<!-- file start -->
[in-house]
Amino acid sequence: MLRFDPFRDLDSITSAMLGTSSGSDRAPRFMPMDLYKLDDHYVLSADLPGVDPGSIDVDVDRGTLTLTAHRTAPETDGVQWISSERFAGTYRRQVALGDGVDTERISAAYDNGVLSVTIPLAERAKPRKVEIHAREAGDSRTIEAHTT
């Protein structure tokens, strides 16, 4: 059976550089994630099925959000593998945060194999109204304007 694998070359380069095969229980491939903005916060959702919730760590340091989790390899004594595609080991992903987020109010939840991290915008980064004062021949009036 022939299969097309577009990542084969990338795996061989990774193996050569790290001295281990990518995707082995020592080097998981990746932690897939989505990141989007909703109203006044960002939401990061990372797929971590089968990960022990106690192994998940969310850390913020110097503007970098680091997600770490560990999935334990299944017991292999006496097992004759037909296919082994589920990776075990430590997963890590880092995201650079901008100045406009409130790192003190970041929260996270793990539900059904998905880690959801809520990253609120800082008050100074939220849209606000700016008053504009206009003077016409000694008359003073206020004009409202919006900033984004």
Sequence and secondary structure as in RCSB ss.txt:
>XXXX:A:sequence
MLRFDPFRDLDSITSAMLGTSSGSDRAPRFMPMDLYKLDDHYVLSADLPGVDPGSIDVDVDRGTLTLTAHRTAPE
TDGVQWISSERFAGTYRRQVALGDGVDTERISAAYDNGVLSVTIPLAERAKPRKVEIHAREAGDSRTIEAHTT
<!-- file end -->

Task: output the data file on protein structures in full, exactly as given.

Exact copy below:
[in-house]
Amino acid sequence: MLRFDPFRDLDSITSAMLGTSSGSDRAPRFMPMDLYKLDDHYVLSADLPGVDPGSIDVDVDRGTLTLTAHRTAPETDGVQWISSERFAGTYRRQVALGDGVDTERISAAYDNGVLSVTIPLAERAKPRKVEIHAREAGDSRTIEAHTT
């Protein structure tokens, strides 16, 4: 059976550089994630099925959000593998945060194999109204304007 694998070359380069095969229980491939903005916060959702919730760590340091989790390899004594595609080991992903987020109010939840991290915008980064004062021949009036 022939299969097309577009990542084969990338795996061989990774193996050569790290001295281990990518995707082995020592080097998981990746932690897939989505990141989007909703109203006044960002939401990061990372797929971590089968990960022990106690192994998940969310850390913020110097503007970098680091997600770490560990999935334990299944017991292999006496097992004759037909296919082994589920990776075990430590997963890590880092995201650079901008100045406009409130790192003190970041929260996270793990539900059904998905880690959801809520990253609120800082008050100074939220849209606000700016008053504009206009003077016409000694008359003073206020004009409202919006900033984004």
Sequence and secondary structure as in RCSB ss.txt:
>XXXX:A:sequence
MLRFDPFRDLDSITSAMLGTSSGSDRAPRFMPMDLYKLDDHYVLSADLPGVDPGSIDVDVDRGTLTLTAHRTAPE
TDGVQWISSERFAGTYRRQVALGDGVDTERISAAYDNGVLSVTIPLAERAKPRKVEIHAREAGDSRTIEAHTT